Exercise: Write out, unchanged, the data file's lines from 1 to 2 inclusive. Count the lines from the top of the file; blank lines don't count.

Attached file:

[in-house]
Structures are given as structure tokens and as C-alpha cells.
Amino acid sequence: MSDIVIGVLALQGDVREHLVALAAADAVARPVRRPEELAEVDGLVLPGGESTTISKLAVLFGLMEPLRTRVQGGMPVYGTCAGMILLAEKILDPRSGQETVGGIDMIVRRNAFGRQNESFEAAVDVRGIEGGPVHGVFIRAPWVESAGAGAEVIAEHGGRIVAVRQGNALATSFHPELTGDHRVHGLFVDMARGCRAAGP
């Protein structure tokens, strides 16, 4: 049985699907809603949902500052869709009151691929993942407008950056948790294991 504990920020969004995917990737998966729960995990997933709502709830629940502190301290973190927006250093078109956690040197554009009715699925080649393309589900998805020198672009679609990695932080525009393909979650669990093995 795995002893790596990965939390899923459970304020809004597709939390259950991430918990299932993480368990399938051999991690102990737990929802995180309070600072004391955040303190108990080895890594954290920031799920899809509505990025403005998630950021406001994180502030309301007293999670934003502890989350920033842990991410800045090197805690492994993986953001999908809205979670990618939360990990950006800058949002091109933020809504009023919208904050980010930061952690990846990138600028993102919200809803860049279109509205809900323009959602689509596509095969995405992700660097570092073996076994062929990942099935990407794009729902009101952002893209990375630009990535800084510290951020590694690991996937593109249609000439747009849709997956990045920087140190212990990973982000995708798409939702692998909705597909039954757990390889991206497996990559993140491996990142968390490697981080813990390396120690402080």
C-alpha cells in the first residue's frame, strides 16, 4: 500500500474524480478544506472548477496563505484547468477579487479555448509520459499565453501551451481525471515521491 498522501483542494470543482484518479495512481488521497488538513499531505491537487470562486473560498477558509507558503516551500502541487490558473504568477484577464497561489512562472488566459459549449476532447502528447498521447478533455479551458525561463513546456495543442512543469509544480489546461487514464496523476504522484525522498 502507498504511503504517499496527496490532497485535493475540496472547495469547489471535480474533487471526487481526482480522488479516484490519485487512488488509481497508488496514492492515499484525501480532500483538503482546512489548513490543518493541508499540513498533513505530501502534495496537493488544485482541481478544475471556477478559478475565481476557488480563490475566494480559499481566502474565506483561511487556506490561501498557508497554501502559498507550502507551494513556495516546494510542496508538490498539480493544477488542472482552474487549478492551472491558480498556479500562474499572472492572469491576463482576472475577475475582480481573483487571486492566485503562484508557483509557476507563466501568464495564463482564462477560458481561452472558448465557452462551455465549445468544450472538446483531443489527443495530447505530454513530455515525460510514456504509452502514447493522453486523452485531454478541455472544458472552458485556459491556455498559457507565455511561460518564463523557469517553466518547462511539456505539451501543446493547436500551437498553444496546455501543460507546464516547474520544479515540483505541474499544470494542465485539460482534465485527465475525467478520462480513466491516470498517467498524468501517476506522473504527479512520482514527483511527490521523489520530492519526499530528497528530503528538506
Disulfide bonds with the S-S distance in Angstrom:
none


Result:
[in-house]
Structures are given as structure tokens and as C-alpha cells.